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What Is A Media Lab?

situated practices in media studies

An Interview with Robert Emmons of the Digital Studies Center at Rutgers University-Camden

What is your lab called and where is it?

We are the Digital Studies Center at Rutgers University-Camden. Rutgers-Camden is one of three campuses in the Rutgers system, the State University system of New Jersey. Camden is in South Jersey, just across the Ben Franklin Bridge from Philadelphia, Pennsylvania. Jim Brown is the Director and Robert A. Emmons Jr. is the Associate Director.

What sorts of projects and activities form the core of your work? Is there a specific temporal or technological focus for your lab?

We are two years old, so we’re still fairly “young,” but our main research project is the Rutgers-Camden Archive of Digital Ephemera (R-CADE). Our primary focus is providing scholars with software or hardware that they’d like to investigate, research, and/or repurpose. The R-CADE makes digital technology available to scholars for research and creative activities.

Scholars are free to take apart, dissect, and repurpose artifacts in the R-CADE as they attempt to understand their historical and cultural significance. While the R-CADE does not preserve in the sense of keeping objects in their “original” condition, the archive is in fact an exercise in the preservation of digital culture. By allowing for the study and exploration of digital ephemera, the R-CADE aims to ensure these digital artifacts a place in our histories and our various scholarly conversations. Each year the DSC hosts a symposium during which scholars share research and creative work. Scholars and artists work over the course of many months by researching and/or repurposing an object of study, and they share this work during the symposium. Our R-CADE Symposium features this kind of work.

In addition, we have a series of mini-grants that we award to people on campus, and this has funded a range of projects: a journal that publishes undergraduate biology research, an R user group for people in the humanities and the social sciences, various video projects (Robert Emmons is a documentary film maker, so we do a lot with digital video). Finally, we have a fellows program that allows scholars to do research and teach without any residency requirement. Fellows can teach online and attend fellows meetings via Skype. This year, we have an exciting group of fellows, including Judy Malloy, Claire Donato, Quinn DuPont, and others.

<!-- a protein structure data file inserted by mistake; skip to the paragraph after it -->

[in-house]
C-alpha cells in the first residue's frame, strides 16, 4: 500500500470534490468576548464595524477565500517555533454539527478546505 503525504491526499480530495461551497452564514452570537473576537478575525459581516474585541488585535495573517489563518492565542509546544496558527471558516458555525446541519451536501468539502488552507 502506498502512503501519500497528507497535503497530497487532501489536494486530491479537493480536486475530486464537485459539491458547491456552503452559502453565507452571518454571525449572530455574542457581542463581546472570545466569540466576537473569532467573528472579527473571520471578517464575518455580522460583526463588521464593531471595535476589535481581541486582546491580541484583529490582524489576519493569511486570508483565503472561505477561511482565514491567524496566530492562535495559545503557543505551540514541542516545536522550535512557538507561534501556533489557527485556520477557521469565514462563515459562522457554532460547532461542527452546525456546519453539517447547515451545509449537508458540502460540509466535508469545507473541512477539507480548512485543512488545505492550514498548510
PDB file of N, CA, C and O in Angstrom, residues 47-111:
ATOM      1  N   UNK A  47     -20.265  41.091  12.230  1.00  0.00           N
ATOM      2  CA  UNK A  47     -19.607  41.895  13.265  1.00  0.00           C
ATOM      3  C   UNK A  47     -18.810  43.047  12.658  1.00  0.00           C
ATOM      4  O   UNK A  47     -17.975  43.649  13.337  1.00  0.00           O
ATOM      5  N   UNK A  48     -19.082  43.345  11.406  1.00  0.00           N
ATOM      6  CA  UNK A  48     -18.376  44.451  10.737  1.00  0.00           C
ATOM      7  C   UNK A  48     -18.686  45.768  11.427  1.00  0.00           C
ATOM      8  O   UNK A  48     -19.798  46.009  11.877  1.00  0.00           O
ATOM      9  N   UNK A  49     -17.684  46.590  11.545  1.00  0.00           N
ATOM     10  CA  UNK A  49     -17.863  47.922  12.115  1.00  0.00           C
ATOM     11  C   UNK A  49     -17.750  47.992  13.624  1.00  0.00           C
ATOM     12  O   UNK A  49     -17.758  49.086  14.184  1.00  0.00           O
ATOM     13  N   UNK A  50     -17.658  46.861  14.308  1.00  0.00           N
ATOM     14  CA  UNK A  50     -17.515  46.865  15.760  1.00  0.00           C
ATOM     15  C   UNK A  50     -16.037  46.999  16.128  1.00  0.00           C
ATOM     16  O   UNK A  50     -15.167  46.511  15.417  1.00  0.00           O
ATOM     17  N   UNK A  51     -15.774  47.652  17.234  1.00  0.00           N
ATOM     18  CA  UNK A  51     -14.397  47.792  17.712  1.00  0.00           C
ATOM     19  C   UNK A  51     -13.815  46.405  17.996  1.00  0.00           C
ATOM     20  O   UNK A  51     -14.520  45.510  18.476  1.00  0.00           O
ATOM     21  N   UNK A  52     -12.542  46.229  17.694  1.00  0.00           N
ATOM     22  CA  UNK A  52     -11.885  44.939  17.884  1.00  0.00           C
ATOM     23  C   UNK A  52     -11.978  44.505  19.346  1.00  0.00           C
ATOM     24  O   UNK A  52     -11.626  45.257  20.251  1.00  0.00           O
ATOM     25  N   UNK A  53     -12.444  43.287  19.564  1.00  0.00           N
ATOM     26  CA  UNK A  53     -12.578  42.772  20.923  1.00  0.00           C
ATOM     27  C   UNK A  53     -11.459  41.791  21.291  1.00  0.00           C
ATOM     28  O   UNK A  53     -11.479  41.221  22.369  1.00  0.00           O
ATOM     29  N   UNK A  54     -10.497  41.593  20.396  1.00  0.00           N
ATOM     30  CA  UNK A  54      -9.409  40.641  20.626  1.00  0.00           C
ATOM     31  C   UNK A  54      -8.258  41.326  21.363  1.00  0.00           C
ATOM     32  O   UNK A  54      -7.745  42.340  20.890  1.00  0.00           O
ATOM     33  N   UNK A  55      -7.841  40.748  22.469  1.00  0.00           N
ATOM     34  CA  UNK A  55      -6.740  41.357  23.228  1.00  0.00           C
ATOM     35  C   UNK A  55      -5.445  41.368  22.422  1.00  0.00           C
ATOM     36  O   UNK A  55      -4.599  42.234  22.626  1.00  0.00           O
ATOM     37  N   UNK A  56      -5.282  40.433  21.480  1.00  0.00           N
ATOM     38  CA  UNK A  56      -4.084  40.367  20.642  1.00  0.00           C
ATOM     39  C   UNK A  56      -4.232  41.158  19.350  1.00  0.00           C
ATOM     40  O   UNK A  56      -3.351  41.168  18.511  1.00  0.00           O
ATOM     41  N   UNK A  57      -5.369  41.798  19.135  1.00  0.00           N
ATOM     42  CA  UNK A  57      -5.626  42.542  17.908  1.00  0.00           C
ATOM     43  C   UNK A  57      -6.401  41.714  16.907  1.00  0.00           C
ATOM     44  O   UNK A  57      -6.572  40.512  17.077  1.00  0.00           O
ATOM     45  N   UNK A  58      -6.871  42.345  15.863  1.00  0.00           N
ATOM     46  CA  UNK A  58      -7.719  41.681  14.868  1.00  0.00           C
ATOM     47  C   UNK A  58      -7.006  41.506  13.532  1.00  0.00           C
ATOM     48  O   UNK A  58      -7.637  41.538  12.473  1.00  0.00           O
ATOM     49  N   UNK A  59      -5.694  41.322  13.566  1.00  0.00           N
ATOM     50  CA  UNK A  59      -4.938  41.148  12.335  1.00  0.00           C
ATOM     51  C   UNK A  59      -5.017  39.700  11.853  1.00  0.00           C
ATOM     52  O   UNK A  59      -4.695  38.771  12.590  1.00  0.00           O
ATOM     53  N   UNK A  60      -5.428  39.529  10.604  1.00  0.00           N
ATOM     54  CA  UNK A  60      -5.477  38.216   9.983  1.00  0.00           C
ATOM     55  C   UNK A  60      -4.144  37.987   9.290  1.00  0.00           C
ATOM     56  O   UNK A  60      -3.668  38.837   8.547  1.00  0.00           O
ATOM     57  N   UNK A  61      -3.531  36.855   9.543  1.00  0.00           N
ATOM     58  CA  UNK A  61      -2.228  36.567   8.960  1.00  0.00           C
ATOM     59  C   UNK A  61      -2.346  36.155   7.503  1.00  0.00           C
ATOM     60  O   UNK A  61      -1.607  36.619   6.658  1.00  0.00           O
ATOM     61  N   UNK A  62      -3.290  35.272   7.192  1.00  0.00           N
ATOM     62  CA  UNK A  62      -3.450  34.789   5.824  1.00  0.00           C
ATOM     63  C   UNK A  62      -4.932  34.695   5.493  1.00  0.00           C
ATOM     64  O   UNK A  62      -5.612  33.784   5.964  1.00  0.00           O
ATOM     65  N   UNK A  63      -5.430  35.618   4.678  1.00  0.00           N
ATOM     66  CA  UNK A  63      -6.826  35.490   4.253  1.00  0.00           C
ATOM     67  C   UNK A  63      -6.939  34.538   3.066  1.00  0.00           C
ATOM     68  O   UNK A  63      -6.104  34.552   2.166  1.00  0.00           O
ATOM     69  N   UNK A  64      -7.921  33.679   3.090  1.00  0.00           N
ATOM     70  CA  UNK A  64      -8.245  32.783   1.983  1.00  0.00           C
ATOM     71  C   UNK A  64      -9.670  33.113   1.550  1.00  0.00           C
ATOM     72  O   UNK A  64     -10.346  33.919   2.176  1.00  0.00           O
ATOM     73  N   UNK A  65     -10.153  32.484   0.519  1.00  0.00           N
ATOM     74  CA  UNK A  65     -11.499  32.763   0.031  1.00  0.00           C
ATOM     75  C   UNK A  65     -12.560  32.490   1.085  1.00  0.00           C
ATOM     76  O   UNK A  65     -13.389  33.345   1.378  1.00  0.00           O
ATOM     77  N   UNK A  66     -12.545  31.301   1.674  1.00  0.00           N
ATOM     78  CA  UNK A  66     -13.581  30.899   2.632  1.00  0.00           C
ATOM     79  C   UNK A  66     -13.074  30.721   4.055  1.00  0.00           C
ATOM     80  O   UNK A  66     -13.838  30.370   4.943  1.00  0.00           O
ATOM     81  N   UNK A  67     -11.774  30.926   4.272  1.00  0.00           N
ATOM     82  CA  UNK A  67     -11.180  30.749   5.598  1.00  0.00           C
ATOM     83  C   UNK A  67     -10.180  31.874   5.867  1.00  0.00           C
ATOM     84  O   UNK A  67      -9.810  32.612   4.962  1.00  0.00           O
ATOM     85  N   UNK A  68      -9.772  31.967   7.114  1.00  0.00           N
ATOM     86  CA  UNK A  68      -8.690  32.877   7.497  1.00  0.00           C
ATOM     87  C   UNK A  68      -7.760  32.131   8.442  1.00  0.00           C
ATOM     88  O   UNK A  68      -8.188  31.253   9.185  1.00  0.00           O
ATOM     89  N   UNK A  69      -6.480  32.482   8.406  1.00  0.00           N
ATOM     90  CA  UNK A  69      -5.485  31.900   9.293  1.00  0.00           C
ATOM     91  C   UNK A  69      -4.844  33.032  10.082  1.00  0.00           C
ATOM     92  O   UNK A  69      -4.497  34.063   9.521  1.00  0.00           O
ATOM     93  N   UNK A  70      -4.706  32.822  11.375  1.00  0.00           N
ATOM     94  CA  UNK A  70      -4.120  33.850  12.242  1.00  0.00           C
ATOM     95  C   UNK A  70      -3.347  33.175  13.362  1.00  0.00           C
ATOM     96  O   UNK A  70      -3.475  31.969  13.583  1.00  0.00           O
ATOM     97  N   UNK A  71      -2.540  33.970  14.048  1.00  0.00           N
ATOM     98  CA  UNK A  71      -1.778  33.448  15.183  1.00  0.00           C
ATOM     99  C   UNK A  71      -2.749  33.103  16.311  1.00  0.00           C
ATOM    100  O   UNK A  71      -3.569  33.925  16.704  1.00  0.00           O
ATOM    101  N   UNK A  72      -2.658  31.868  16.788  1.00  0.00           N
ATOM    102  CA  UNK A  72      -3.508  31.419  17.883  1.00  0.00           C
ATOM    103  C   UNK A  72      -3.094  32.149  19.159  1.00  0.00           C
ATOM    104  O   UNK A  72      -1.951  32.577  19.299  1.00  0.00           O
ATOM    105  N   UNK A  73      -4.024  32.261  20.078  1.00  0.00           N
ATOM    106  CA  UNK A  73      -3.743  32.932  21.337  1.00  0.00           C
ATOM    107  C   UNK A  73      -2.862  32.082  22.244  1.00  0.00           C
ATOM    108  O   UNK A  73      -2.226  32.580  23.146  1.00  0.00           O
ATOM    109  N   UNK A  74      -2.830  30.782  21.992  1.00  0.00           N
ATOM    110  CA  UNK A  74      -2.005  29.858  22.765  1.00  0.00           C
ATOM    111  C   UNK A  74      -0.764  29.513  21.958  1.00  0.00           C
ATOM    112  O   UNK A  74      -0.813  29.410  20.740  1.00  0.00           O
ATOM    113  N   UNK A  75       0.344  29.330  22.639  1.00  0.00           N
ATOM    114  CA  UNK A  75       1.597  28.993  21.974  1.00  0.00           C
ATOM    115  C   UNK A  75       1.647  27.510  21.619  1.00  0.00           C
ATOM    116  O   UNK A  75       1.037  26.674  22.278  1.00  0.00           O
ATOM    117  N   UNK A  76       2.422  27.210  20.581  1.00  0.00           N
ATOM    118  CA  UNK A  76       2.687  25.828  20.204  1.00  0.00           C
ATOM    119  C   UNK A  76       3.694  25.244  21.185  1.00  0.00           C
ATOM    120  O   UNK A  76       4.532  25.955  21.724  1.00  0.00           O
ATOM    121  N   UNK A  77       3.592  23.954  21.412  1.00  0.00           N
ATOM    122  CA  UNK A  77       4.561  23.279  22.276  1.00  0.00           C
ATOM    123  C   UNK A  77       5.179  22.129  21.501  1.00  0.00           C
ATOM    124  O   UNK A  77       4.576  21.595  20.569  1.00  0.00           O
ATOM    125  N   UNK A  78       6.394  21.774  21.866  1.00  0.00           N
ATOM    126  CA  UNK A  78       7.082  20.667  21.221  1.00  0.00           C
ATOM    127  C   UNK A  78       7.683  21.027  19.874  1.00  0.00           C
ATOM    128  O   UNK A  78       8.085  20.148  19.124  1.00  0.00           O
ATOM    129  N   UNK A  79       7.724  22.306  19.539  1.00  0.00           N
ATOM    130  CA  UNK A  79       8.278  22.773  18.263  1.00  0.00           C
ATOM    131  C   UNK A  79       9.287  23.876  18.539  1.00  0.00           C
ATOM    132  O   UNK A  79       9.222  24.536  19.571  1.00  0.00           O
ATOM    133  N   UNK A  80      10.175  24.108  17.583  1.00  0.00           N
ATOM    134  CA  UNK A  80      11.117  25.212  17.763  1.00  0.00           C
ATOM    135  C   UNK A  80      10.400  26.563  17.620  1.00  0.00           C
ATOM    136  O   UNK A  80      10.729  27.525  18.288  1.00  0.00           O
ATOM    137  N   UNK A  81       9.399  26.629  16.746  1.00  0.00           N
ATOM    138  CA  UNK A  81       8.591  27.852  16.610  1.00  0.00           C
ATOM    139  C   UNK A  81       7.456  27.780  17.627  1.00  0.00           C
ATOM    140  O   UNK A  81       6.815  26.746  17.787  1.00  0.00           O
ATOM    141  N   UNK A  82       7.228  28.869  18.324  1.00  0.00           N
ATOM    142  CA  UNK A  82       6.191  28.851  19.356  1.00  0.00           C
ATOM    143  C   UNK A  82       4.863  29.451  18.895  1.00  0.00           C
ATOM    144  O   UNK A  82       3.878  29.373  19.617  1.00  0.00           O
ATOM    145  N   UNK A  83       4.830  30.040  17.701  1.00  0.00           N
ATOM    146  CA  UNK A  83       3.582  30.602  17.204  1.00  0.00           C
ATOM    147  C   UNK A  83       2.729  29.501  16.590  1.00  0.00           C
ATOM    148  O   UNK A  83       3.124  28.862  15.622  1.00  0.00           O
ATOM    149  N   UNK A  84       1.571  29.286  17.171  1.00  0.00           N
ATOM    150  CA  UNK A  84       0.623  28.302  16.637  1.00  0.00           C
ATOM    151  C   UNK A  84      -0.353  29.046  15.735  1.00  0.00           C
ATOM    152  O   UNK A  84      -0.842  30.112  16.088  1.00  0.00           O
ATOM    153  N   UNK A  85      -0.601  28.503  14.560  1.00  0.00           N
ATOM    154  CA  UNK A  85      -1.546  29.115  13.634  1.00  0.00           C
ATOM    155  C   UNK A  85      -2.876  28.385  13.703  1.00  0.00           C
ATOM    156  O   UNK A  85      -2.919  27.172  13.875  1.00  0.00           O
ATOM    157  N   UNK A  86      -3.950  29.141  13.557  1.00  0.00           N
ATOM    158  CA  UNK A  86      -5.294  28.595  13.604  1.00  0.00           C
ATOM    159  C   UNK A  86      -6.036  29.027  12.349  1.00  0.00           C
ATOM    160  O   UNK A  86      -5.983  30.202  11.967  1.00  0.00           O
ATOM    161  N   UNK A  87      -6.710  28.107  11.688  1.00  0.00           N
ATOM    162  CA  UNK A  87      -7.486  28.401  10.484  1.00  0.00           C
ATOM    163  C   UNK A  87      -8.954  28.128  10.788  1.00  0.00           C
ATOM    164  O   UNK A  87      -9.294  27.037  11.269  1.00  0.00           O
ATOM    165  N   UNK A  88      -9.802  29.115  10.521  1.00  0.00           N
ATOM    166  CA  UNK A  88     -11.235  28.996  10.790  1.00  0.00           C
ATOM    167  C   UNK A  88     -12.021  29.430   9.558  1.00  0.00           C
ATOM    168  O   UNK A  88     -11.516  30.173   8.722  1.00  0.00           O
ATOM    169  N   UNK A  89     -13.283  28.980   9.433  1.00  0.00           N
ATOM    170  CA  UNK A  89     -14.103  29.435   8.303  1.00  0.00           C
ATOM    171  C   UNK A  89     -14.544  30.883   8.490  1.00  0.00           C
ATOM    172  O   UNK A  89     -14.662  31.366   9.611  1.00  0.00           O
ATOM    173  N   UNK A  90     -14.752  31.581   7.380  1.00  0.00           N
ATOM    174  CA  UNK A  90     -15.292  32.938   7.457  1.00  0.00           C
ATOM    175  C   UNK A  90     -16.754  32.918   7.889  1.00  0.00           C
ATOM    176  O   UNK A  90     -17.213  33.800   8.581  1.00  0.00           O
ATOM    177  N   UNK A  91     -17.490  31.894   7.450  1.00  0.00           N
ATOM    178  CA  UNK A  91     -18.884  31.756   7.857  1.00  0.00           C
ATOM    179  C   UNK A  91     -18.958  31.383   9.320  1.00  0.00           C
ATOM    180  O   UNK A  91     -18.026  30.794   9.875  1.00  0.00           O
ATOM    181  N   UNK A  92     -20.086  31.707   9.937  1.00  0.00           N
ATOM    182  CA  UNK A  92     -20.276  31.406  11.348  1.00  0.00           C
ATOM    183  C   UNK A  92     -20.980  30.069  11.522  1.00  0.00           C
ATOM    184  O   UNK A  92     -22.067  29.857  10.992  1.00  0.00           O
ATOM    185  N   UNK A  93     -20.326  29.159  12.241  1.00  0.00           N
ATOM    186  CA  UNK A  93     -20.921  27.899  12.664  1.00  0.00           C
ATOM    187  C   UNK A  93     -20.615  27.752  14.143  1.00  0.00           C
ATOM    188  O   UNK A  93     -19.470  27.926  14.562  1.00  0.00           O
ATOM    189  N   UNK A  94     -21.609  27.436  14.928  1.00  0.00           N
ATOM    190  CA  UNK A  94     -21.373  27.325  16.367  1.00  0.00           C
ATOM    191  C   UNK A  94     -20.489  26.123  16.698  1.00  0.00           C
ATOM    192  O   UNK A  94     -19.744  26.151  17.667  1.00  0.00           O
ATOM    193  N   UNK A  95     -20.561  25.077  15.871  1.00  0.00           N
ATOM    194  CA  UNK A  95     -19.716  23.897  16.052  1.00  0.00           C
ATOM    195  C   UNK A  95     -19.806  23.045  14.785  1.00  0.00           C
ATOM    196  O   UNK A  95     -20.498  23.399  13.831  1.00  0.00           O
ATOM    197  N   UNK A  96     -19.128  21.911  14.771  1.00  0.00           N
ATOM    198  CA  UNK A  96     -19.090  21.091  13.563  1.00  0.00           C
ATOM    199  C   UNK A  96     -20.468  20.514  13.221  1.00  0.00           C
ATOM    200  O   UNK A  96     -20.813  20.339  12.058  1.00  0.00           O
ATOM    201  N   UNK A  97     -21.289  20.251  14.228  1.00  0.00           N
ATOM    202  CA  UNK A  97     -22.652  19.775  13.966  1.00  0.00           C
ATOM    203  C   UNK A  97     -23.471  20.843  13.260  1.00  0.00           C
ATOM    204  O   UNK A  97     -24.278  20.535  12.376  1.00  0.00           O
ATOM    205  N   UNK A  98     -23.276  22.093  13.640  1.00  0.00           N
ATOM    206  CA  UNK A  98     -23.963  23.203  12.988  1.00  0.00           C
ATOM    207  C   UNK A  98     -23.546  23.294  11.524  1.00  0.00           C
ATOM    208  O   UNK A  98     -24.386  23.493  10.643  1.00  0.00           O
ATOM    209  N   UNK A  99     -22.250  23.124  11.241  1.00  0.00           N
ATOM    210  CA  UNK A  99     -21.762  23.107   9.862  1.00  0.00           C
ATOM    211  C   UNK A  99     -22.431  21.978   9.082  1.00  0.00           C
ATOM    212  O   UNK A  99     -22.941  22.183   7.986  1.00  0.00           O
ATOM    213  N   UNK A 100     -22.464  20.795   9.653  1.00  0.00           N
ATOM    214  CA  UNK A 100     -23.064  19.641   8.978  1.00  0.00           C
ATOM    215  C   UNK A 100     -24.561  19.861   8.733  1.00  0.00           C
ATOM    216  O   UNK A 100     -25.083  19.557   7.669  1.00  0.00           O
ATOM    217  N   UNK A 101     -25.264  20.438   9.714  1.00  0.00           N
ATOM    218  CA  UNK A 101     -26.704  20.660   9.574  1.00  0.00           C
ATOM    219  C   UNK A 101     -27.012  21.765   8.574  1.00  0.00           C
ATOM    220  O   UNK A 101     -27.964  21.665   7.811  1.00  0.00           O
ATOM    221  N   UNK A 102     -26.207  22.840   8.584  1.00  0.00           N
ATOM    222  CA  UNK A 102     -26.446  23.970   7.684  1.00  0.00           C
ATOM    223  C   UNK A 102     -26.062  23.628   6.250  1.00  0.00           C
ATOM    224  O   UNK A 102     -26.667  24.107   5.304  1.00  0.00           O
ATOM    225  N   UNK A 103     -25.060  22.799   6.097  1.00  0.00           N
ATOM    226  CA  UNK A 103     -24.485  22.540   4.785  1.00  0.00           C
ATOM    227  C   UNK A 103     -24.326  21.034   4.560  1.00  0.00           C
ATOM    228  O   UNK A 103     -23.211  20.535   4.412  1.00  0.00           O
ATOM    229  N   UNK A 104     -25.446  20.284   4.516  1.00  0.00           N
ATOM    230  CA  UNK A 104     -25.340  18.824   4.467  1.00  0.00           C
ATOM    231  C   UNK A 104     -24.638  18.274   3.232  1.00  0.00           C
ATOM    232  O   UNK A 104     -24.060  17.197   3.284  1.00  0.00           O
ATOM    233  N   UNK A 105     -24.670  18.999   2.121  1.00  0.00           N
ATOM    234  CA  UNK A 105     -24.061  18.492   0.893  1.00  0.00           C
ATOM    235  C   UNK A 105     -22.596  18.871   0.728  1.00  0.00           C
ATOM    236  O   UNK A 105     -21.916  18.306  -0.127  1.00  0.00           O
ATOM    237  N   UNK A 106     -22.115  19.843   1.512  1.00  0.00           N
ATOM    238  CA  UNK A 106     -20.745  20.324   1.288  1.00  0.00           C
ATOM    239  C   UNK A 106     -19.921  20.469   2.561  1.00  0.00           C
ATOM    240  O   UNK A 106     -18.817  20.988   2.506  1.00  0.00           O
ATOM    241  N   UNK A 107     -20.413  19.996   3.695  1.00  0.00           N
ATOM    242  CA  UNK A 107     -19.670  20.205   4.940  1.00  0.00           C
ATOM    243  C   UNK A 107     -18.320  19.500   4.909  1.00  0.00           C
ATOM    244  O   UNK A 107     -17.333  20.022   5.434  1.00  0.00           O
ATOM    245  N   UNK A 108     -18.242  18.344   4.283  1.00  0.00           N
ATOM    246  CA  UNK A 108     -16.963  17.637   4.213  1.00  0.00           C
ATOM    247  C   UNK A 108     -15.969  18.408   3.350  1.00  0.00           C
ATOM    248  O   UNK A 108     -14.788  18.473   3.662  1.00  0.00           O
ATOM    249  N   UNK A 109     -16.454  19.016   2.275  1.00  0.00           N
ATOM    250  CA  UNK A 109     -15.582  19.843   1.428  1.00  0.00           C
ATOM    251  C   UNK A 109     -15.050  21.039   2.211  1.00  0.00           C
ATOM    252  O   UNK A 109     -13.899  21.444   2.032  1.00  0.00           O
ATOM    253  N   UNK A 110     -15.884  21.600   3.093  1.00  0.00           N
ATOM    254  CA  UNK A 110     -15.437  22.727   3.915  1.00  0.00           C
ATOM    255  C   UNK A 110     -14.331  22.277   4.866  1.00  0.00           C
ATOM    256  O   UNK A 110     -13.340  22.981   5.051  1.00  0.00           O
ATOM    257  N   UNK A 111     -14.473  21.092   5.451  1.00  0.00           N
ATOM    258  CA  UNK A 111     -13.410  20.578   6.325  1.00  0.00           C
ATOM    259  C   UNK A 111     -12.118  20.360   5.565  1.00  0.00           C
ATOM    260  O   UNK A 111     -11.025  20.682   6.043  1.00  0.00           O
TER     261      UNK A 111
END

Who uses the lab? Is it a space for students, for researchers, for seminars?

We have two rooms. The ModLab is our research space, and the CoLab is our teaching space. Both are designed to be reconfigurable (moveable furniture, technology at the edges of the room, etc.) and have large flat screens that enable collaborative work. The ModLab is an open lab that hosts many events and is available as open lab and maker space, the CoLab is primarily for courses but also has some open hours. Both rooms are open to anyone on campus.

What sorts of knowledge does the lab produce and how is it circulated?

Our R-CADE project produces creative work and research; we also host a number of workshops. The lab has helped produce a number of digital video projects and also some websites (including a site for the Israeli Visions of Place art exhibition).

Our biggest project to date was an Electronic Literature exhibition called “A Matter of Bits.” This ran in the Stedman Gallery on campus, and we exhibited more than 50 works of e-lit. Some of that work was displayed on vintage equipment (for instance, a C64 for Nick Montfort’s translation of Amílcar Romero’s Poema 21, a Mac Classic to display John McDaid’s Uncle Buddy’s Phantom Funhouse). We also displayed work on a Kinect, on iPads, and other equipment. This was a large undertaking, and the exhibition ran for three months. We also hosted the launch of the Electronic Literature Collection Volume 3 during that exhibition.

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An Interview with Erandy Vergara of Studio XX in Montreal, QC

Interview by Maya Livio

6/4/2017

Photo credit for images above: Studio XX, Electronic arts for families, 2016. This project receives financial support from the Ministry of Culture and Communications and the City of Montreal as part of the Agreement on the cultural development of Montreal. Photo: Stéphanie Lagueux.

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In this interview, Maya Livio, PhD Candidate at University of Colorado Boulder and Curator of MediaLive and the Media Archaeology Lab speaks with Erandy Vergara, Program Coordinator of Studio XX in Montreal, Canada. The interview was conducted via Skype on April 6, 2017, and edited for clarity.

Maya Livio: Thanks again for speaking with me, Erandy. Tell me about Studio XX, its mission, and how it came to be.

Erandy Vergara: The studio was created twenty years ago, its anniversary was last April 2016, by four women artists working in academia and in art and technology. Their idea was to create a space where they could learn how to use different media and also share what they knew. So the idea came from sharing knowledge, sharing space, sharing technologies, and sharing the resources they had—you know, at the time not everyone had a computer. So the basis was this idea of a lab. They didn’t have a gallery in mind, it was more about creating a space where things could happen, where projects could be developed. They started at a public library which let them hide away, and they brought their own computers and gave workshops to the community which could be as basic as how to navigate the internet.